Pay-for-Performance in Diabetes: Sorting the Good from the Not-so-Good

As P4P strategies gain popularity, the need for accurate assessment tools becomes more and more apparent-many physicians support PCP but believe that current measures are inaccurate. A common problem is that physicians appear to be penalized if they treat the elderly or patients who have reduced access to care or drug treatment.

Pay-for-performance (P4P) is a merit-based system that offers added incentive for healthcare providers and institutions to achieve optimal clinical outcomes in their patients. As P4P strategies gain popularity, the need for accurate assessment tools becomes more and more apparent—many physicians support PCP but believe that current measures are inaccurate. A common problem is that physicians appear to be penalized if they treat the elderly or patients who have reduced access to care or drug treatment.

A study conducted by Brown et al. explores the concept of evaluating primary care physician (PCP) performance in diabetes management relative to treatment expectations.

The researchers assessed a total of 14,033 patients treated by 133 PCPs. First, the researchers determined the likelihood that a patient would have uncontrolled diabetes (defined as HbA1C > 8%) based on patient-level characteristics that reflected both demographics and biomarkers (eg, BMI, serum albumin, LDL and HDL levels). All participating patients had seen their physician at least 3 times during the study period.

A second model predicted diabetes control from a physician-level perspective, accounting for characteristics like years since completion of residency, specialty, and proportion of patients taking insulin. The researchers then combined patient- and physician-level models to produce a third model that could explain HbA1C variance.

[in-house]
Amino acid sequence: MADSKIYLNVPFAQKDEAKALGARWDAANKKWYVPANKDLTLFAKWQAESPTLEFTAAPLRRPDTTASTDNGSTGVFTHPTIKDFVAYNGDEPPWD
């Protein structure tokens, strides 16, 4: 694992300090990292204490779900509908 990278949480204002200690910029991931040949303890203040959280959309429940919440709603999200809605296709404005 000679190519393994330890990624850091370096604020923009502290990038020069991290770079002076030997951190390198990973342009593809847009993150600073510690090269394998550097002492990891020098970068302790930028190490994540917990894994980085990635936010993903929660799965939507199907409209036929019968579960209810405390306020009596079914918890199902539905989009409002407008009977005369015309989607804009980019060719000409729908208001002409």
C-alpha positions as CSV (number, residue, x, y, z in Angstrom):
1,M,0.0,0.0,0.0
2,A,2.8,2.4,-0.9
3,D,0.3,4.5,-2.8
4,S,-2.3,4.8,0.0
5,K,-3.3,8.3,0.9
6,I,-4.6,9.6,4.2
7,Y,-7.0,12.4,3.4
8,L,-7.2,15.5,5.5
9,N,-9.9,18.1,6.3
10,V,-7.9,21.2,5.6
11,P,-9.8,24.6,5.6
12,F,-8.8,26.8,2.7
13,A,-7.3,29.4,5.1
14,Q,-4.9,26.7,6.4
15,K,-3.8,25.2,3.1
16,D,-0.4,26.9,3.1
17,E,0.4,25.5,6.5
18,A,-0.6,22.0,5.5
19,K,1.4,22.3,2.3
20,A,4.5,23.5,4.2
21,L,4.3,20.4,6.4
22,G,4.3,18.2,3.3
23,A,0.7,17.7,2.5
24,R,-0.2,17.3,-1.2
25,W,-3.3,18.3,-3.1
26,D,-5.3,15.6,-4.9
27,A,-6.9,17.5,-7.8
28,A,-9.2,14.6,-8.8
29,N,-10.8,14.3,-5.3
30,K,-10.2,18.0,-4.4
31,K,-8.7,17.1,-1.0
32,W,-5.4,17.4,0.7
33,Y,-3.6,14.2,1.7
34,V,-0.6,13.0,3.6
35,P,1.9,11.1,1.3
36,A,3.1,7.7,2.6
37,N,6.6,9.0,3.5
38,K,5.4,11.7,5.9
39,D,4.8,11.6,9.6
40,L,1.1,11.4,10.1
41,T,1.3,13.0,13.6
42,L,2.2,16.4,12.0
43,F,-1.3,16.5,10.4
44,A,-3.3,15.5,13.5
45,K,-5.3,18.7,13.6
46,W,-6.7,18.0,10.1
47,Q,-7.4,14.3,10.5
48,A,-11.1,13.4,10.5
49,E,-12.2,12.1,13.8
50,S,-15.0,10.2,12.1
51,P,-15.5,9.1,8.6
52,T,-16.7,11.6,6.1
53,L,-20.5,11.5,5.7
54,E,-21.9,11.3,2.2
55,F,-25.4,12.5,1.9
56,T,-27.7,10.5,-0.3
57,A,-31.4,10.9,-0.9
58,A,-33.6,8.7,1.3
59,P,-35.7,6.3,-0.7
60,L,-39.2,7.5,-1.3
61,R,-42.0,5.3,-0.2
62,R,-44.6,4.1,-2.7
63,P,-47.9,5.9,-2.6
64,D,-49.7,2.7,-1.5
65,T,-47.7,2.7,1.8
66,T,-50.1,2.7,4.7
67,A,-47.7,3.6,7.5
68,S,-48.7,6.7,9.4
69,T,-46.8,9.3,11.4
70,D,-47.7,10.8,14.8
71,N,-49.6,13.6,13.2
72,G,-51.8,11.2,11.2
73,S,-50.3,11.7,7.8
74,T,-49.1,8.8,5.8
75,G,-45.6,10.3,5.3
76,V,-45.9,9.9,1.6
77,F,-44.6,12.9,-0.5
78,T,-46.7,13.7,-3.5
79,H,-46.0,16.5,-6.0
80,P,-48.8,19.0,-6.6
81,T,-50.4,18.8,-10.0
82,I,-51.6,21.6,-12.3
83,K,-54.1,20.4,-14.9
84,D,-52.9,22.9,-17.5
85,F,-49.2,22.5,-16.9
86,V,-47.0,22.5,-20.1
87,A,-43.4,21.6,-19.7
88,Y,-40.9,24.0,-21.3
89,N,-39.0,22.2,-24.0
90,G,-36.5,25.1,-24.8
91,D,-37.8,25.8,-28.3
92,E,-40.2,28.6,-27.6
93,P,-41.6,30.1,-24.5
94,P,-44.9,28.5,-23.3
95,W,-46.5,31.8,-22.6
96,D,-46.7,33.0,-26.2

PCP performance was quantified as the difference between the expected and observed proportions of patients presenting with uncontrolled diabetes, and adjusted for relevant patient-level variables that are uninfluenced by physician behavior (eg, age, socioeconomic status). Based on this data, PCPs were successfully categorized as having performed either better or worse than expected.

Among the 133 PCPs, 116 performed as expected. Eight physicians performed worse than expected and 9 performed better than expected. PCPs who performed worse cared for an average of 164 diabetes patients compared to an average of 126 for PCPs lower than expected proportion of patients. The researchers indicate that patient volume was not significant, and it’s likely that PCPs who performed best made good patient management decisions.

Men, African Americans, and unmarried patients were at elevated risk for uncontrolled diabetes, a problem the researchers suggest may be resource-related.

The possible applications of this method of PCP evaluation could be extended to many other chronic conditions, and may provide new insights regarding the relative effectiveness of various treatment strategies. This study appears electronically ahead of print in the American Journal of Medical Quality.